A Levy jump process is a continuous-time, real-valued stochastic
process which has independent and stationary increments, with no Brownian
component. We study some of the fundamental properties of Levy jump
processes and develop (s,S) inventory models for them. Of particular
interest to us is the gamma-distributed Levy process, in which the demand
that occurs in a fixed period of time has a gamma distribution.
We study the relevant properties of these processes, and we develop a
quadratically convergent algorithm for finding optimal (s,S) policies. We
develop a simpler heuristic policy and derive a bound on its relative cost.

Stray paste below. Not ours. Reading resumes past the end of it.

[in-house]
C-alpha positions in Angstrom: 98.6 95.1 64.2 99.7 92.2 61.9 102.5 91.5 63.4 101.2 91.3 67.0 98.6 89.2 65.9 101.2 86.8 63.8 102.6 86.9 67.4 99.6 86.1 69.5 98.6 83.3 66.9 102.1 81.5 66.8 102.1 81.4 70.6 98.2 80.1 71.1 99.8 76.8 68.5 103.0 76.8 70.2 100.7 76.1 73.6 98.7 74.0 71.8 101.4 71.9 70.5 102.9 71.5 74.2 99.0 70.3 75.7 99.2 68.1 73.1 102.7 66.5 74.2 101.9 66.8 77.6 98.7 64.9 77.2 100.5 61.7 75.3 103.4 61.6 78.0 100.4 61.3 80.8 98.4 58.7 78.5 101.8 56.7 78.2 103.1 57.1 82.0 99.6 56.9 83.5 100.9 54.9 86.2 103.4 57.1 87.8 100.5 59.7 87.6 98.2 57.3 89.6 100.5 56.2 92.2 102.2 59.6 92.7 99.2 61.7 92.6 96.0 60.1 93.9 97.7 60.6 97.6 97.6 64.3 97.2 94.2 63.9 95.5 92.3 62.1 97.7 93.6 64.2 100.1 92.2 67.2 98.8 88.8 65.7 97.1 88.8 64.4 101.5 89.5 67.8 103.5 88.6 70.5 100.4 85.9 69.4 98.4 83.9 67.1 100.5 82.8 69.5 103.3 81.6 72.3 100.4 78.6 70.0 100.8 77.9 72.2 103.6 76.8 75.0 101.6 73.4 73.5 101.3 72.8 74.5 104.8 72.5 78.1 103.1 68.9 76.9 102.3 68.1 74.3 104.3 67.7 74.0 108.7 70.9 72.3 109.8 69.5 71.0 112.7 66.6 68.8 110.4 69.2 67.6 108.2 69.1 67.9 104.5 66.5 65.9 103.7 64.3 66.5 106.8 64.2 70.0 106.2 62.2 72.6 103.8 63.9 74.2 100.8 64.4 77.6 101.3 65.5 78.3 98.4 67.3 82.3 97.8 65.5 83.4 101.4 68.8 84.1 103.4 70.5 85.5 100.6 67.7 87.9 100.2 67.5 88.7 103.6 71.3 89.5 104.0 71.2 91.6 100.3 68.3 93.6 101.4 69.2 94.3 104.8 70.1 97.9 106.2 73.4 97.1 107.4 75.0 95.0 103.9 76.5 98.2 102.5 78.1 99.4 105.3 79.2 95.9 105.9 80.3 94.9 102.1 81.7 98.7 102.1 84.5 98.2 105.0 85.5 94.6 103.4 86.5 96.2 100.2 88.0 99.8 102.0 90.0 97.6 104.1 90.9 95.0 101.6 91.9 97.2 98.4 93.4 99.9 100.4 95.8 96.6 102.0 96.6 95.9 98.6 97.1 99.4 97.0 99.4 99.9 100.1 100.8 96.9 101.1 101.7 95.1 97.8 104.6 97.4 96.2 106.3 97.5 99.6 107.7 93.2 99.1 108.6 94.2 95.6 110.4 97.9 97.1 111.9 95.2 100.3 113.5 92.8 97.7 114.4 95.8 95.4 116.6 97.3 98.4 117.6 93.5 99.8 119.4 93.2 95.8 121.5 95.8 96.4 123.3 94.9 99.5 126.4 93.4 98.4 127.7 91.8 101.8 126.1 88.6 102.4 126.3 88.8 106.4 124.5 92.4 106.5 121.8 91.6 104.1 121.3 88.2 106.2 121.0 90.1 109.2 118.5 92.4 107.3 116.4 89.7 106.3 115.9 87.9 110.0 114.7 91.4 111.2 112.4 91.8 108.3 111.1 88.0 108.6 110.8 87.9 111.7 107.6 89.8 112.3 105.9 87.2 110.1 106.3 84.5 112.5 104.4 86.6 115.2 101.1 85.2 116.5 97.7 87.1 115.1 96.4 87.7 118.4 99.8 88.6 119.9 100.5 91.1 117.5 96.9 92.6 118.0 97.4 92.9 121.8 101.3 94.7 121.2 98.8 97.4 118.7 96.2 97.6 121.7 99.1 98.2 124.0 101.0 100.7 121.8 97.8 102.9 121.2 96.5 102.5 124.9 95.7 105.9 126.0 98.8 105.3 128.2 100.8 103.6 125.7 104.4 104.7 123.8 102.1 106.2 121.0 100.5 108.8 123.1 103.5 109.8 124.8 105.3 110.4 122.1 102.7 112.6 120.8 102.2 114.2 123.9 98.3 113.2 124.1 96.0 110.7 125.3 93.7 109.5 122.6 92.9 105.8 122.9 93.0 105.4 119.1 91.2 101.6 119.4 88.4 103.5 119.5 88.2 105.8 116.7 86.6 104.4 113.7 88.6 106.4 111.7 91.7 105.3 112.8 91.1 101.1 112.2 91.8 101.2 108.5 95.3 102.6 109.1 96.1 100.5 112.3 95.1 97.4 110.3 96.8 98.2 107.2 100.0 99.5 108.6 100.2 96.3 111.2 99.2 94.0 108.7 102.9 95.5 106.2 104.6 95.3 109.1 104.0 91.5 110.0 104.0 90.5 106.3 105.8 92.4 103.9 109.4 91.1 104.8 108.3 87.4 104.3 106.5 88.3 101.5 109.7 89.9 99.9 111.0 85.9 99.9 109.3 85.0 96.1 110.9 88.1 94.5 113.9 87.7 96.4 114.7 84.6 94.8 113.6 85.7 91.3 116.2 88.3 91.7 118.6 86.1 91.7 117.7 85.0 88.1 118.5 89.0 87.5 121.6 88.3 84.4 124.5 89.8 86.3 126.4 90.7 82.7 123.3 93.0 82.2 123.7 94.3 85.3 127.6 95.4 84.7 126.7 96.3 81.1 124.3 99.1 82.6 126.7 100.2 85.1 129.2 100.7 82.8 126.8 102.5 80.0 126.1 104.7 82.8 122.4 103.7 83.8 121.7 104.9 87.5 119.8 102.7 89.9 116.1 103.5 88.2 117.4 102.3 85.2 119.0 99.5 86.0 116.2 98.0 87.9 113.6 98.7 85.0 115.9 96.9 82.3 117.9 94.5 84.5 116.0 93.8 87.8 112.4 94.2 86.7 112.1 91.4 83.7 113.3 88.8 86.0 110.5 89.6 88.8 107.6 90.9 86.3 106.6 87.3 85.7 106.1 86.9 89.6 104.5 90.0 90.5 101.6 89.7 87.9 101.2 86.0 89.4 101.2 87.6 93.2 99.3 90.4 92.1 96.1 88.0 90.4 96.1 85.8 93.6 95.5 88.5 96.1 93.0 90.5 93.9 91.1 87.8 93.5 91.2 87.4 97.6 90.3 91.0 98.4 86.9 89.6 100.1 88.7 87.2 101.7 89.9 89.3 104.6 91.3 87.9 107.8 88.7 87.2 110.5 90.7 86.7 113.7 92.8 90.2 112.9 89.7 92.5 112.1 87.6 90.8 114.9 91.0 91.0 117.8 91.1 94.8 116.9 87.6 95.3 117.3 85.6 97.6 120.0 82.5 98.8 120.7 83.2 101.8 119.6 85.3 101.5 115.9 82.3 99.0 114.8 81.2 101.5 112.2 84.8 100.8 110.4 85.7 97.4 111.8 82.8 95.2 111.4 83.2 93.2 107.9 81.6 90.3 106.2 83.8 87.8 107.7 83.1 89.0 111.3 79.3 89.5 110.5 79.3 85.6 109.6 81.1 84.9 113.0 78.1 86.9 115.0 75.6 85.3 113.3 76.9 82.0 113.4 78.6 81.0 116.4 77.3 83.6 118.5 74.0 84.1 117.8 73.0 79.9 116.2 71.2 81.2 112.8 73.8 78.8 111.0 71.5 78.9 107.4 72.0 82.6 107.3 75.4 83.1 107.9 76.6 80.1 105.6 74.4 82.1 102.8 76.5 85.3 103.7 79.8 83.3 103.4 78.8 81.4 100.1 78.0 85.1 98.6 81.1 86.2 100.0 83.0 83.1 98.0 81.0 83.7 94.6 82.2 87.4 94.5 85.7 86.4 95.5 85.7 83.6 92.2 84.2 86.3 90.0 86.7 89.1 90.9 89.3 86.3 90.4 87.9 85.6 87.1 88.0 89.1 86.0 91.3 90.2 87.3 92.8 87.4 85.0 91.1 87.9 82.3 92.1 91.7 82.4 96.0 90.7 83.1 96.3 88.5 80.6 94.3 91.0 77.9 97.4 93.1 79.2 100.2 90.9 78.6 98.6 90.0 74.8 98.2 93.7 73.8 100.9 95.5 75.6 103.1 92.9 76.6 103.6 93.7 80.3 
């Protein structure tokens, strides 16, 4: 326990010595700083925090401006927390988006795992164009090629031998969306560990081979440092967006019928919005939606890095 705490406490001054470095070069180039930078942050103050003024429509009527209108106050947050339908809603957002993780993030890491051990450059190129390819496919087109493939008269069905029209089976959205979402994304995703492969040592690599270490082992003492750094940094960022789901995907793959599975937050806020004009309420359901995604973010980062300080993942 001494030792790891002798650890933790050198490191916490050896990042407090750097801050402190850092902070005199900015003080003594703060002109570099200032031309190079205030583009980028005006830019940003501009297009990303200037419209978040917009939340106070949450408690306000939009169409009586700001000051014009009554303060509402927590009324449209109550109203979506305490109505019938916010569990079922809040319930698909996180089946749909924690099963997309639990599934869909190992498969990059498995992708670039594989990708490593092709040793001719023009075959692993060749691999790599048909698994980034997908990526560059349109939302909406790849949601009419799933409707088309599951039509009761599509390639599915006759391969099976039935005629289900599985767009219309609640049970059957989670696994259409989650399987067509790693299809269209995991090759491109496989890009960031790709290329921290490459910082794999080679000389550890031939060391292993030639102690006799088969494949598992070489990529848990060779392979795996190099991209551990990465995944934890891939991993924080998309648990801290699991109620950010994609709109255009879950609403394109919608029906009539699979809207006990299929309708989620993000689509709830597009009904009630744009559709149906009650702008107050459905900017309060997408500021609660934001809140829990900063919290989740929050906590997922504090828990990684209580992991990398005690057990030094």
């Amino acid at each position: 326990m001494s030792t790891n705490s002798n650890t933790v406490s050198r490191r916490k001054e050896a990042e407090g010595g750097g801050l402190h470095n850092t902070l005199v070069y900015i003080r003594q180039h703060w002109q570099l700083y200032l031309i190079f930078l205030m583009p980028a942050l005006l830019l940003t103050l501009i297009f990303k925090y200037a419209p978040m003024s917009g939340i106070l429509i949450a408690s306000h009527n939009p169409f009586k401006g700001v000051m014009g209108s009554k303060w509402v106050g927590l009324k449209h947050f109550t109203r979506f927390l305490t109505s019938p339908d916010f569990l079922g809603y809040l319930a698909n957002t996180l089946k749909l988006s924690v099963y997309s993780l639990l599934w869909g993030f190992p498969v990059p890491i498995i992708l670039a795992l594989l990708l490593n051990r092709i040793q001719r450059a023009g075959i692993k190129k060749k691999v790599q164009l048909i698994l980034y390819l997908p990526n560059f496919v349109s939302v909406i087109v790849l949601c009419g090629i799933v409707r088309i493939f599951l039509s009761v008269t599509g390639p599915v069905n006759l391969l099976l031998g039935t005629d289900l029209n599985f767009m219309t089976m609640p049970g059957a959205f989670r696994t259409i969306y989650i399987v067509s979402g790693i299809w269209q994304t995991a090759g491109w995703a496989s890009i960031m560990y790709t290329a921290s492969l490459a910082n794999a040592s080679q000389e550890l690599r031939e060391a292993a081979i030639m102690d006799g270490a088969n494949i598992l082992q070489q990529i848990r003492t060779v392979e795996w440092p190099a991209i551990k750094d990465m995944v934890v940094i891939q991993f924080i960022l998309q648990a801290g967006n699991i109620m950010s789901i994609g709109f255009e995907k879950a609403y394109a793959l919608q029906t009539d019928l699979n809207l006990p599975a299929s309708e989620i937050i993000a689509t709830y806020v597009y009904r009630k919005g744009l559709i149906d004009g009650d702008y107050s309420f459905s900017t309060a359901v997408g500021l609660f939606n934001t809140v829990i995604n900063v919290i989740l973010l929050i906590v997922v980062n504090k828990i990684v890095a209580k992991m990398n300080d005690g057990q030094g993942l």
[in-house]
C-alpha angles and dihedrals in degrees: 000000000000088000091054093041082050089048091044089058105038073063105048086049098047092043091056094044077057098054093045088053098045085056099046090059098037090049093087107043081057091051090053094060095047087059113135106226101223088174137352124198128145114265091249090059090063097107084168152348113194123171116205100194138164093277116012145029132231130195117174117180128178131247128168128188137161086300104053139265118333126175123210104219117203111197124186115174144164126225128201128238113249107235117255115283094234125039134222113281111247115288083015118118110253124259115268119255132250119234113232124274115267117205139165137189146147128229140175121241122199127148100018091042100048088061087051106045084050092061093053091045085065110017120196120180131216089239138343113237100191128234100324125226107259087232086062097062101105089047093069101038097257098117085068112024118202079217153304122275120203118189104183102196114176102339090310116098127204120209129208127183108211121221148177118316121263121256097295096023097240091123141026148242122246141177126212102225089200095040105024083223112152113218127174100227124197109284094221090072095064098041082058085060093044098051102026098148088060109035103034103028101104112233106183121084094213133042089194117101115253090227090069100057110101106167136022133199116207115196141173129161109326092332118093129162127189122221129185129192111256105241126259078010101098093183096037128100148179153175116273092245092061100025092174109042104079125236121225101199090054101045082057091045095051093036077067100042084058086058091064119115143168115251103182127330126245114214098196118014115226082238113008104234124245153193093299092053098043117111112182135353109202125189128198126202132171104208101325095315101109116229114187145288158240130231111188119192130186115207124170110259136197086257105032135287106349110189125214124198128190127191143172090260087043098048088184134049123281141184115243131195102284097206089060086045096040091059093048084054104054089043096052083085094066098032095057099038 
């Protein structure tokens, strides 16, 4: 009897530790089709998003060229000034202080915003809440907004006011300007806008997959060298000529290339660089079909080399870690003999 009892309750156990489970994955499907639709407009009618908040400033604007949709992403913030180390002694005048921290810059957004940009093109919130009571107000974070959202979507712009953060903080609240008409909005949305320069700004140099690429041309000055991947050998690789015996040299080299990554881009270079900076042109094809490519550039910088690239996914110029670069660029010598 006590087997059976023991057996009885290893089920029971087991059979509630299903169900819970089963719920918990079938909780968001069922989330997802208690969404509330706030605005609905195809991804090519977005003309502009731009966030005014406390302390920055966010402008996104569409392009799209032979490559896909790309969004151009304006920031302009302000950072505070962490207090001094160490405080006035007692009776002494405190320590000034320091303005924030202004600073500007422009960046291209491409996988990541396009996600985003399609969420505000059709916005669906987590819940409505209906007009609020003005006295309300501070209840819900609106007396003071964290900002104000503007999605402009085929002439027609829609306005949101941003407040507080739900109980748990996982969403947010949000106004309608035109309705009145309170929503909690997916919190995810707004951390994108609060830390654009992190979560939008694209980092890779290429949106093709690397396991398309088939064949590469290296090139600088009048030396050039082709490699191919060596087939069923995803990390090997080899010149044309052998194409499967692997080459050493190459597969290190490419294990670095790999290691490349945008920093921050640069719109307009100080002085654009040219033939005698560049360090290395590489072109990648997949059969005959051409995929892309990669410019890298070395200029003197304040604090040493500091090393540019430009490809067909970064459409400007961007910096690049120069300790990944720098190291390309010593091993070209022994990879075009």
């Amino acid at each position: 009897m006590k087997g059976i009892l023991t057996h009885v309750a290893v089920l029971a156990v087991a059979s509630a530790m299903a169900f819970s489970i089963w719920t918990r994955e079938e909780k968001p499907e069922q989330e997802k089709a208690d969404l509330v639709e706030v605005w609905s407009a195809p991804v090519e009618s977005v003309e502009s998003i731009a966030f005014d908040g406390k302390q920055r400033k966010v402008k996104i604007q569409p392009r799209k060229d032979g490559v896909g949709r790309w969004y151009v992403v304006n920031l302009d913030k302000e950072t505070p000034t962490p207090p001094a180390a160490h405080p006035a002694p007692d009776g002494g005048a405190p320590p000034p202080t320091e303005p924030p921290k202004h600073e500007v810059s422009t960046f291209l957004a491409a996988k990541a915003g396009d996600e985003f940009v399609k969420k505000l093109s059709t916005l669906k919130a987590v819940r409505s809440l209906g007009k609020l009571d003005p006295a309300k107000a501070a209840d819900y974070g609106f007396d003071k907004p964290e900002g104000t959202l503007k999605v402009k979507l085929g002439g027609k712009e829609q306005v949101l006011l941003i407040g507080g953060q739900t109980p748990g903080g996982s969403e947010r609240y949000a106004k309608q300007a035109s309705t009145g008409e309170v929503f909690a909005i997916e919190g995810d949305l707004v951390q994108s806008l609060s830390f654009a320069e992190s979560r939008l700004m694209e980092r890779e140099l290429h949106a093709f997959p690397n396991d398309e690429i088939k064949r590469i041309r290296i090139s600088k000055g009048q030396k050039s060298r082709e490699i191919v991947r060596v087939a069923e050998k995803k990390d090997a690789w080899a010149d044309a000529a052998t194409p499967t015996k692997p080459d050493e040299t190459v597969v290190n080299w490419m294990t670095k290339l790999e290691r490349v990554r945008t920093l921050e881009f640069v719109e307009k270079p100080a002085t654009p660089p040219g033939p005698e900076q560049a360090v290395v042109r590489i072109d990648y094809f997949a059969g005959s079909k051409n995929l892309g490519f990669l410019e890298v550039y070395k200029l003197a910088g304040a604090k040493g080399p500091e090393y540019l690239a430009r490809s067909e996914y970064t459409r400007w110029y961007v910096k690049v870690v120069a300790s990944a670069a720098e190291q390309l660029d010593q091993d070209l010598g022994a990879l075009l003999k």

For the gamma-distributed Levy process this bound is 7.9% if
backordering unfilled demand is at least twice as expensive as holding
Most easily-computed (s,S) inventory policies assume the
inventory position to be uniform and assume that there is no overshoot. Our
tests indicate that these assumptions are dangerous when the coefficient of
variation of the demand that occurs in the reorder interval is less than one.
This is often the case for low-demand parts that experience sporadic or
spiky demand. As long as the coefficient of variation of the demand that
occurs in one reorder interval is at least one, and the service level is
reasonably high, all of the polices we tested work very well. However even
in this region it is often the case that the standard Hadley–Whitin cost
function fails to have a local minimum.